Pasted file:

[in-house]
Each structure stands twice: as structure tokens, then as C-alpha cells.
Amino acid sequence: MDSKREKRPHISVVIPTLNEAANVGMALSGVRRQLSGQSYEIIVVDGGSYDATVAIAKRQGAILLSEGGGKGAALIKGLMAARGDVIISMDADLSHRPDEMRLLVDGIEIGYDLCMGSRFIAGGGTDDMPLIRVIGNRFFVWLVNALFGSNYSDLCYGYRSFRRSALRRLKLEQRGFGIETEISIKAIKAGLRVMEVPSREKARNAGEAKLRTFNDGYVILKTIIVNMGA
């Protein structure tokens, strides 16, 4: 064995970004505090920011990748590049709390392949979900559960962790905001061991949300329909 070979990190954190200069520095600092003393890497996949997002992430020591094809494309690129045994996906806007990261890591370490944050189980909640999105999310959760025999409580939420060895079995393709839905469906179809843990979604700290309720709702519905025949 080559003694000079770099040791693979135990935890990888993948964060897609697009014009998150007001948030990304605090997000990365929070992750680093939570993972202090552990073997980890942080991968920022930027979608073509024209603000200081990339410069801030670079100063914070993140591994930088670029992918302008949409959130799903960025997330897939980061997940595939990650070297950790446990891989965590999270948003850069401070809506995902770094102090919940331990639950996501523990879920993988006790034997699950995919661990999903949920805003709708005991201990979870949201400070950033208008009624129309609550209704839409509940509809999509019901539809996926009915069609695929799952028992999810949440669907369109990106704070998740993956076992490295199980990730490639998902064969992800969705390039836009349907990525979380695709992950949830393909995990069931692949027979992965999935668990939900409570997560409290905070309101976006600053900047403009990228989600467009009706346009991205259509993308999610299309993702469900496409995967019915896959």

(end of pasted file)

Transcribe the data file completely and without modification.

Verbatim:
[in-house]
Each structure stands twice: as structure tokens, then as C-alpha cells.
Amino acid sequence: MDSKREKRPHISVVIPTLNEAANVGMALSGVRRQLSGQSYEIIVVDGGSYDATVAIAKRQGAILLSEGGGKGAALIKGLMAARGDVIISMDADLSHRPDEMRLLVDGIEIGYDLCMGSRFIAGGGTDDMPLIRVIGNRFFVWLVNALFGSNYSDLCYGYRSFRRSALRRLKLEQRGFGIETEISIKAIKAGLRVMEVPSREKARNAGEAKLRTFNDGYVILKTIIVNMGA
């Protein structure tokens, strides 16, 4: 064995970004505090920011990748590049709390392949979900559960962790905001061991949300329909 070979990190954190200069520095600092003393890497996949997002992430020591094809494309690129045994996906806007990261890591370490944050189980909640999105999310959760025999409580939420060895079995393709839905469906179809843990979604700290309720709702519905025949 080559003694000079770099040791693979135990935890990888993948964060897609697009014009998150007001948030990304605090997000990365929070992750680093939570993972202090552990073997980890942080991968920022930027979608073509024209603000200081990339410069801030670079100063914070993140591994930088670029992918302008949409959130799903960025997330897939980061997940595939990650070297950790446990891989965590999270948003850069401070809506995902770094102090919940331990639950996501523990879920993988006790034997699950995919661990999903949920805003709708005991201990979870949201400070950033208008009624129309609550209704839409509940509809999509019901539809996926009915069609695929799952028992999810949440669907369109990106704070998740993956076992490295199980990730490639998902064969992800969705390039836009349907990525979380695709992950949830393909995990069931692949027979992965999935668990939900409570997560409290905070309101976006600053900047403009990228989600467009009706346009991205259509993308999610299309993702469900496409995967019915896959």